Dan Rodricks' article, "MPT's flawed decision on flawed film" (June 19) is on the button. Mr. Rodricks' article may have been about MPT, but it highlights what is wrong with our heath care system.

The MPT film, "Under our Skin: A health Care nightmare" is bound to get under the skin of most Infectious diseases specialists who study and treat Lyme disease. The film's premise, that chronic Lyme disease, requiring treatment with long term antibiotics is an epidemic condition, is neither an objective nor a proven observation but mere speculation and exaggeration by patients who suffer from a hodge podge of nebulous symptoms and doctors who are willing to bet their licenses that those symptoms are related to persistent Lyme disease.


A work-up for Lyme disease is often initiated for signs and symptoms like joint pain, severe exhaustion, diffuse body aches, memory loss, mental fog and heart rhythm abnormalities. Lyme disease lab results are frequently misinterpreted by general practitioners. Affected patients, eager for a reversal of their chronic illnesses, hang on to a misdiagnosis of Lyme disease for dear life. They will tout false positive or weakly positive test results as the ultimate definitive indicators of an unrecognized tick's ravages on their bodies. Many of these patient's have never had acute Lyme disease, but they love wearing the "non-classic unique chronic case" badge for Lyme.

In communities across America, numerous doctors confounded by Lyme disease are nevertheless eager to quell this menace, akin to the black plague in their minds, with potent and prolonged antibiotic treatment. Dubious cases of chronic Lyme disease will somehow get to these doctors. There are many specialty Lyme clinics, staffed by doctors and nurses who don't accept insurance, but mint money, treating Lyme and Lyme only. And indeed, there is money to be made in this fashionable disease, with IV antibiotic treatments extending for weeks and even months.

For sure, there are neurological, joint and heart consequences of Lyme, but they manifest within a few weeks after the primary event, which is the tick bite and the classic skin lesion called erythema migrans. Granted the primary event may not always be recognized, there are definite lab tests that point to Lyme as the culprit in patients with systemic manifestations, which usually occur within a few weeks following the acute tick bite. These manifestations can be dangerous and come to medical attention fast. There is no evidence, as far as the experts can see or document, for chronic, festering Lyme disease that goes on for years before discovery.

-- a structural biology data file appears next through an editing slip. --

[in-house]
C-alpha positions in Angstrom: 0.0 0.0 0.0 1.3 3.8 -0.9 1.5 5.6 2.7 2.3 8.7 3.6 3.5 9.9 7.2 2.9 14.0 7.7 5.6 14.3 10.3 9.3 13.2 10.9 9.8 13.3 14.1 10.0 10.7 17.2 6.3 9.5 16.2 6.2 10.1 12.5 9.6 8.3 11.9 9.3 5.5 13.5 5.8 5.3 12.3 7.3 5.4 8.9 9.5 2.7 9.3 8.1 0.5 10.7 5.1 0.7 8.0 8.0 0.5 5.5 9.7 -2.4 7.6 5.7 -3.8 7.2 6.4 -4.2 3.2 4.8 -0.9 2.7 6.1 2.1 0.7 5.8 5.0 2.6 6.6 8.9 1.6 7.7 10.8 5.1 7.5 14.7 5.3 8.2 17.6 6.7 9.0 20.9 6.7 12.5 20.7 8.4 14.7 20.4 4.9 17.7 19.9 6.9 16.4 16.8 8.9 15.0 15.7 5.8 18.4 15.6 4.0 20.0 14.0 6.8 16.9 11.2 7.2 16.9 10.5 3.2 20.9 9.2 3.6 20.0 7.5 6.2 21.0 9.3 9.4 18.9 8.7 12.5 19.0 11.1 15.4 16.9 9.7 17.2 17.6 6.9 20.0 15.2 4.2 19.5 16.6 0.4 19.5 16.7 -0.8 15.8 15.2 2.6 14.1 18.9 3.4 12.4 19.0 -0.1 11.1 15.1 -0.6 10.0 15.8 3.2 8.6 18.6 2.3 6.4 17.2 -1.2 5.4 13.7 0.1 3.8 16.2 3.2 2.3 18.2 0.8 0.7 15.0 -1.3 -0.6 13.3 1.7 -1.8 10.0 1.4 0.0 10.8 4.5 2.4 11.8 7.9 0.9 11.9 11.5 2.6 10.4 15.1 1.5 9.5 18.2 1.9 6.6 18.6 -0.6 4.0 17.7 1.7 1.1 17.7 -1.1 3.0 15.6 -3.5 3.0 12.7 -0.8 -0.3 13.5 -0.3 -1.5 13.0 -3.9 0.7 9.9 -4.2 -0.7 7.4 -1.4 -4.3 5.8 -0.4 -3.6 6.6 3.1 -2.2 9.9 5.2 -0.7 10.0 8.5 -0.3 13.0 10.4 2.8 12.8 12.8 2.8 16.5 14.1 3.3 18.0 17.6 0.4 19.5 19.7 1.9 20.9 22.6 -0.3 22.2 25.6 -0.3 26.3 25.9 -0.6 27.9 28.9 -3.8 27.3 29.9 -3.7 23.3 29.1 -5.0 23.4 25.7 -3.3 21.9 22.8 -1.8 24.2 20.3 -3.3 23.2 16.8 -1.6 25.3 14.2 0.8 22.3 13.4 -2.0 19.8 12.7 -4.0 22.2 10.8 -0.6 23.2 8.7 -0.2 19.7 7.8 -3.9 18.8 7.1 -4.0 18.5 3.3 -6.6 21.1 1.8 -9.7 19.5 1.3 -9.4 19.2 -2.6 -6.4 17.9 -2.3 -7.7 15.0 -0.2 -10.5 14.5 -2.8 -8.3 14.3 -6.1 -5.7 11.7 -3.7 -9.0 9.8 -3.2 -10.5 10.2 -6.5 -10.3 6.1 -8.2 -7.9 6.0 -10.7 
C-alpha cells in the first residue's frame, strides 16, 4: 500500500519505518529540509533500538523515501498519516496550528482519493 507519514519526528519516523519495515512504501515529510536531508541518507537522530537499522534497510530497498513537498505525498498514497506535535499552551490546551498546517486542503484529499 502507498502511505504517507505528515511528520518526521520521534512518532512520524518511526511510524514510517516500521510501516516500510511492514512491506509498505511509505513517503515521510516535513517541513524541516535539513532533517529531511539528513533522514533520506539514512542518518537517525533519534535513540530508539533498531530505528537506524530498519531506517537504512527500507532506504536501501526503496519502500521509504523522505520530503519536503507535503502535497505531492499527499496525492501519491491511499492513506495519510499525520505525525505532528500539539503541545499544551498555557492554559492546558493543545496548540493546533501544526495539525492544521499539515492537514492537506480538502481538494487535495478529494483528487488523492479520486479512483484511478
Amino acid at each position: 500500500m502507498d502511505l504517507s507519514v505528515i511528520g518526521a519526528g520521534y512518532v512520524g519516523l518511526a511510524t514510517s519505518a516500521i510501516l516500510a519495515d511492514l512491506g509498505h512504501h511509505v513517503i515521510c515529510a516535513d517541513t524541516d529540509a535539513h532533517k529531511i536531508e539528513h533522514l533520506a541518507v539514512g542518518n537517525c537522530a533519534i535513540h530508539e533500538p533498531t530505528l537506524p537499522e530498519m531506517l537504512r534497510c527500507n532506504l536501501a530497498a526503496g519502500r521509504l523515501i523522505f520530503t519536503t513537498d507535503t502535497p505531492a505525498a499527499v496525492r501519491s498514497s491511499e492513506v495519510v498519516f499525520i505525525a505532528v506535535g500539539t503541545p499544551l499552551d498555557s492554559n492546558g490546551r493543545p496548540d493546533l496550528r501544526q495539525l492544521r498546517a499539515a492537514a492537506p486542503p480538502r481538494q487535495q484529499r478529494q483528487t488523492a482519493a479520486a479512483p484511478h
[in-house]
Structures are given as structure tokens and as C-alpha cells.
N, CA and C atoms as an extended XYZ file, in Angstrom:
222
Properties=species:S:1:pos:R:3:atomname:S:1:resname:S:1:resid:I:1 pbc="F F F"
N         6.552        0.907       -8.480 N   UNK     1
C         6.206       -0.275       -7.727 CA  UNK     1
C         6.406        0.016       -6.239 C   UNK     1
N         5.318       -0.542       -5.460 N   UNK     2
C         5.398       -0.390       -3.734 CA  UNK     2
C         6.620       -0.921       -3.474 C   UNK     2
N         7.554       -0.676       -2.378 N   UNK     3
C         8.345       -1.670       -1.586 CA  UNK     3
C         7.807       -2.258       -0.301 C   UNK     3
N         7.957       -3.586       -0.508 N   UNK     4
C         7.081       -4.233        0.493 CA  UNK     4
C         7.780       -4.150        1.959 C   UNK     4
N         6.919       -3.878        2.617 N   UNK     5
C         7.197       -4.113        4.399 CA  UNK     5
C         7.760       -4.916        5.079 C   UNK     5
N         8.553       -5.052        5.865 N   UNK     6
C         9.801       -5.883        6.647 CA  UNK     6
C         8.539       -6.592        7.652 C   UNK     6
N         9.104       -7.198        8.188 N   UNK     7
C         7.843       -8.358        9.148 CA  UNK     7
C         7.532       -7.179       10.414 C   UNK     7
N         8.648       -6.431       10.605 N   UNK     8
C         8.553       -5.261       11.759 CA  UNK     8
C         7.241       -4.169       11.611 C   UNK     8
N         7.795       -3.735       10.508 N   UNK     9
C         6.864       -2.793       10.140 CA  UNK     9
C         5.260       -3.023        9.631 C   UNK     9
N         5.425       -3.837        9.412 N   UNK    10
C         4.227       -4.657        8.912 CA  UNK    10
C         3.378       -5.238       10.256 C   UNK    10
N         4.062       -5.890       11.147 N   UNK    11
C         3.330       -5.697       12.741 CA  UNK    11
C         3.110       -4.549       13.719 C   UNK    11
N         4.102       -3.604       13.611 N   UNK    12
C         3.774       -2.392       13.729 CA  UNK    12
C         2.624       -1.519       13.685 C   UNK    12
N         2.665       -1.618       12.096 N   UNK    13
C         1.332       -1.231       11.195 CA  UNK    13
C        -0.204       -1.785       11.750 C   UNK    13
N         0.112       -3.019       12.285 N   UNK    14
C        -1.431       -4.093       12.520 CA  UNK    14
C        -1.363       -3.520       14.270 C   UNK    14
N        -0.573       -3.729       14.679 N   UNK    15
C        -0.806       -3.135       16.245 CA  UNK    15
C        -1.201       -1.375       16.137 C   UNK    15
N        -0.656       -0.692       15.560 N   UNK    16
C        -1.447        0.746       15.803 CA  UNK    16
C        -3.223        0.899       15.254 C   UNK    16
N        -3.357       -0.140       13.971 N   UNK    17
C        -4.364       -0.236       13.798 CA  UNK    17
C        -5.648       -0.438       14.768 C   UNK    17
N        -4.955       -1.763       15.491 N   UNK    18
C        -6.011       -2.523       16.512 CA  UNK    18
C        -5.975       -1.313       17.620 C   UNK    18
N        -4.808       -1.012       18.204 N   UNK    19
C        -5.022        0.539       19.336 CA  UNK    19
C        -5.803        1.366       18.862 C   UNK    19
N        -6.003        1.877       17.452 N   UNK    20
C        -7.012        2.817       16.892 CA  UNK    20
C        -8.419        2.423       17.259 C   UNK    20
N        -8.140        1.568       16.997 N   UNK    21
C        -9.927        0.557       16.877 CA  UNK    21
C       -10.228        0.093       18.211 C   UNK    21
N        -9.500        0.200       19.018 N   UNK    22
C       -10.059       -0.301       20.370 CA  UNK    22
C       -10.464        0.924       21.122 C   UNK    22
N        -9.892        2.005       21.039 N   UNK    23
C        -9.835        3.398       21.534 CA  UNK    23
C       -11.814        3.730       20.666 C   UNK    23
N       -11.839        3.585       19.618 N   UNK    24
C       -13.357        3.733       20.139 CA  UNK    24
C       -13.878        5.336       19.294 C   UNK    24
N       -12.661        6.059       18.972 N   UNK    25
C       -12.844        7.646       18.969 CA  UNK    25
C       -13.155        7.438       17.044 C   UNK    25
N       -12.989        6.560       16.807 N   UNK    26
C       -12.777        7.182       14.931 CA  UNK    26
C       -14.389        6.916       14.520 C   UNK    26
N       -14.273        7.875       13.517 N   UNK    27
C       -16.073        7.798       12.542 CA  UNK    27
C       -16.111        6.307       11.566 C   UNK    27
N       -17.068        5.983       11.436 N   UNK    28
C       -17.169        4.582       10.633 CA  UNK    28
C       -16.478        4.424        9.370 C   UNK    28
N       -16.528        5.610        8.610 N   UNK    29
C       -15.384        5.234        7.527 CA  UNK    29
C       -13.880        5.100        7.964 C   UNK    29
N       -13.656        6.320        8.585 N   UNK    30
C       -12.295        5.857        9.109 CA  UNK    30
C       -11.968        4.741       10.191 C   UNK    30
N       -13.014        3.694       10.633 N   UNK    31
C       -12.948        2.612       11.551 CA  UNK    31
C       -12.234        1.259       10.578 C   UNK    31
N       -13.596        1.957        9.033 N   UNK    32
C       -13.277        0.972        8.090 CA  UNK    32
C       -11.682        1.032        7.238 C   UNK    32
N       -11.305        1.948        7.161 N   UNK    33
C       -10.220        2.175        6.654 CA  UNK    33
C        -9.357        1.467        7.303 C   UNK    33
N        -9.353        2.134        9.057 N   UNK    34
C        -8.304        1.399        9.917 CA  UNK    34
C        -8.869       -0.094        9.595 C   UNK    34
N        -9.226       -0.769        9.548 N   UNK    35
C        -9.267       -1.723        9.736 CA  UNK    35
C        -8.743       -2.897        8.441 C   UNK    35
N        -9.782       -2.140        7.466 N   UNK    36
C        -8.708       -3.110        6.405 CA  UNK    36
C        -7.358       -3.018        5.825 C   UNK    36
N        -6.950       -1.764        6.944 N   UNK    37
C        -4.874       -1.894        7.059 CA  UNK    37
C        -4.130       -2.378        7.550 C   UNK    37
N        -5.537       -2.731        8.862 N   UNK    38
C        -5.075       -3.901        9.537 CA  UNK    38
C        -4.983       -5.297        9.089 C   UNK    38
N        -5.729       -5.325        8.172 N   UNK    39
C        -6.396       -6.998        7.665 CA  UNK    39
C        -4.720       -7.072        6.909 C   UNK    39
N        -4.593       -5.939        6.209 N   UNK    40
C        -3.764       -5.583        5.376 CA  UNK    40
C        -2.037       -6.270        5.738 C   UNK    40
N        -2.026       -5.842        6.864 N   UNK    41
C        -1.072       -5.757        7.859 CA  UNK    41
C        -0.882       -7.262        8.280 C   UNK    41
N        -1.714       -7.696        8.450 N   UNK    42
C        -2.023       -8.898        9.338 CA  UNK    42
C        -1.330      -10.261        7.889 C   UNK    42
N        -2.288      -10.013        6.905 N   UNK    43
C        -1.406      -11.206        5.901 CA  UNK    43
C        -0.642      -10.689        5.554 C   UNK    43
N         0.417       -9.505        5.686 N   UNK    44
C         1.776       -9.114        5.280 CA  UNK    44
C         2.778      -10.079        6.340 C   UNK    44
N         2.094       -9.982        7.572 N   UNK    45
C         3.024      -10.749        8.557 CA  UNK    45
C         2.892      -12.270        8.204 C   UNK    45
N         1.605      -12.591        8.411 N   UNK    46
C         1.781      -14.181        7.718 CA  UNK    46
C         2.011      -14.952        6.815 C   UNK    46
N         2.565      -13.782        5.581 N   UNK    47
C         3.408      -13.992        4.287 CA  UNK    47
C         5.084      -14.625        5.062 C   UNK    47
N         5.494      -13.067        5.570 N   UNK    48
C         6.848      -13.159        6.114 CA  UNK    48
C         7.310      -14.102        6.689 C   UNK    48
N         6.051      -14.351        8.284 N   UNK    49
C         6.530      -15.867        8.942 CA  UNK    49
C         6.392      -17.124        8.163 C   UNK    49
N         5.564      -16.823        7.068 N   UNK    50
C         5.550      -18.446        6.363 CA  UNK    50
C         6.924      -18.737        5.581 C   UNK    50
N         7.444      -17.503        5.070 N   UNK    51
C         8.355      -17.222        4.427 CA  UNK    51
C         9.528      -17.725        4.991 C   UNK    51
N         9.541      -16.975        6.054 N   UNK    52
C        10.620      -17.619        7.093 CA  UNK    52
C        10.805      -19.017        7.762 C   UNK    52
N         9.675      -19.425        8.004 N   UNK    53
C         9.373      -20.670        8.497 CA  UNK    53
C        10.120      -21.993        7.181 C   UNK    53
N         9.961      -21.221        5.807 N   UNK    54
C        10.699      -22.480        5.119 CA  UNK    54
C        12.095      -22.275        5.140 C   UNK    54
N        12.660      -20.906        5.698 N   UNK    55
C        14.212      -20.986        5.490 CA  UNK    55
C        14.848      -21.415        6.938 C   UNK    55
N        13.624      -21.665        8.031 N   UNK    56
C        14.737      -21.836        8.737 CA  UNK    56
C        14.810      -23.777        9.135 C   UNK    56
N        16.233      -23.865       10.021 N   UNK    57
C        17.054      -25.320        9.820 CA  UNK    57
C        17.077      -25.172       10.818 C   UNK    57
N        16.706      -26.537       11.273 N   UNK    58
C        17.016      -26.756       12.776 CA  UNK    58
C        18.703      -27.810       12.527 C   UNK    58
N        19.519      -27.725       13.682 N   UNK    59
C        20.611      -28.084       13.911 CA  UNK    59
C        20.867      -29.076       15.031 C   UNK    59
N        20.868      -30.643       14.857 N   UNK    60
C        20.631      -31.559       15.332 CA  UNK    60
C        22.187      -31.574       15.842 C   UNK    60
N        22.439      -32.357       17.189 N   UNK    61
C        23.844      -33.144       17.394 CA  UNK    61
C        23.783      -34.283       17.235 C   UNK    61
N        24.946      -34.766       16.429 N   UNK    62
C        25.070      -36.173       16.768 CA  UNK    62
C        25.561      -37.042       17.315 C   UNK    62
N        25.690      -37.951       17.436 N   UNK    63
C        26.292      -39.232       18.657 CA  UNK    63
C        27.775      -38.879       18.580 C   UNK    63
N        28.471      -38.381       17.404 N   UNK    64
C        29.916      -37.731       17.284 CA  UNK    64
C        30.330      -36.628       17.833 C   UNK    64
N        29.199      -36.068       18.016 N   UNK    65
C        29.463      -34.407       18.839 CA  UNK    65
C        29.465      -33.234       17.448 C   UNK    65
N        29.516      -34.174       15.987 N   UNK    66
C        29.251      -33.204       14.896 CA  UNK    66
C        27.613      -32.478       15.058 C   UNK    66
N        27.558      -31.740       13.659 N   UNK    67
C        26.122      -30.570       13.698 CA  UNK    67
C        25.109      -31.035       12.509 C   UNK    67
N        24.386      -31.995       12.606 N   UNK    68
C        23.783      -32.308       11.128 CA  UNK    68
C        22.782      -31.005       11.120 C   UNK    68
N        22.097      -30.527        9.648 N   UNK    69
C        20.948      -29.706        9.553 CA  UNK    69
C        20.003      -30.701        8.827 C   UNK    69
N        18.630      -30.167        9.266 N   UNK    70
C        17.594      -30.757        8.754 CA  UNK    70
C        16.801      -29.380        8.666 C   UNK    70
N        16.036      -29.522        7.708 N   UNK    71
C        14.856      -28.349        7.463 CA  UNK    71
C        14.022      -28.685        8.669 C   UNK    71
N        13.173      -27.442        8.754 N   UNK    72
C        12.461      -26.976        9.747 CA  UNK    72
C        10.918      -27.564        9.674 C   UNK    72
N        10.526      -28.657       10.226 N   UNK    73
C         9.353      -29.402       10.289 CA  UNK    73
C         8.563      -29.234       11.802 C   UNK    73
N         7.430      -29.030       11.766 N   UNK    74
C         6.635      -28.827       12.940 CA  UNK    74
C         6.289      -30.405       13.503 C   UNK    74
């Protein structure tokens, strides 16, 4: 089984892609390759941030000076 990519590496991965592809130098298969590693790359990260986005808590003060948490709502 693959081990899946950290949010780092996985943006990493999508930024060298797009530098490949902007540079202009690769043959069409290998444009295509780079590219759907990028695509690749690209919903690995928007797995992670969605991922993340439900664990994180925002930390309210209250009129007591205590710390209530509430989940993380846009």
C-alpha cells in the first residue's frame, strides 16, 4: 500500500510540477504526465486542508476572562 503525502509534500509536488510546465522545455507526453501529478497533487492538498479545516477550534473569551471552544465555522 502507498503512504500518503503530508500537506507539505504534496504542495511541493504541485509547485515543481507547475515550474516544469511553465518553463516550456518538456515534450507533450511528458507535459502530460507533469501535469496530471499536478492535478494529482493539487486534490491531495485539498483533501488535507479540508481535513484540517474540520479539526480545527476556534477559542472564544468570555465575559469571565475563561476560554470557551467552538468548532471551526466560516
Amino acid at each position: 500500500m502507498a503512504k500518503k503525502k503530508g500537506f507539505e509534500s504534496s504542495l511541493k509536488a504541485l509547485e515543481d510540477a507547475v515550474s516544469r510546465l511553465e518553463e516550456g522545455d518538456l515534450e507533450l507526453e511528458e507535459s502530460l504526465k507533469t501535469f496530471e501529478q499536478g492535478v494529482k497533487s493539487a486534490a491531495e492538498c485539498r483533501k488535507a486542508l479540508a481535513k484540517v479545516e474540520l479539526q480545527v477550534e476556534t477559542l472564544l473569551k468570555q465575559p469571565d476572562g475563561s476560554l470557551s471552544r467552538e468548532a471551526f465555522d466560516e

Specialists at the frontiers of antibiotic discoveries, in the business of saving folks from ever mutating super bugs, are alarmed with reason about the notion of chronic Lyme disease. As they see it, numerous patients are receiving antibiotics for a condition they don't have, and antibiotics are not harmless. Our medical system is riddled with patients who manipulate, intimidate or cajole doctors into giving them what they want. And what they want is usually the latest fad on the market. Self diagnosis, using the Internet as a guide, has proliferated to dangerous levels. Patients can even order their own lab tests from labs that don't ask for doctors' orders.

Unnecessary antibiotic therapy is a national crisis and threat. Instant gratification is pervasive, and because American workers are expendable, they want quick answers to their ailments. Doctors who obsess about the emergence of antibiotic resistance are not exactly high on the popularity list of their patients. A lot of Americans live burning the candle at both ends, and to them, blaming Lyme disease or some other medical condition for their debilitation and lack of energy is far more appealing than blaming themselves. A perfect storm is brewing and the climate is ripe for the multiplication of more deadly super bugs than the pace of antibiotic discovery can handle.

Do patients and doctors have a responsibility to use our remaining weapons prudently on the disingenuous bugs we face? If the answer to that question is not a resounding "Yes," surely we face extinction. With Lyme disease we should follow evidence-based guidelines for diagnosis and treatment, and if evidence does not point to the existence of persistent Lyme disease, we should bow to this verdict. I am sure folks in the big business of Lyme can dredge up numerous patients to question the experts' stance on chronic Lyme disease, and these patients can boast of cures attained the hard way, with prolonged antibiotic treatments, but the mentioned miracles can be accounted for by what is called the placebo effect. American Medicine spends millions on earning patients the placebo effect as a cure for conditions they never had in the first place.

Much harm can come to patients and communities when pseudoscience is popularized, politicized and disseminated. MPT hurts its own credibility by becoming an instrument of this type of duplicity.

Usha Nellore, Bel Air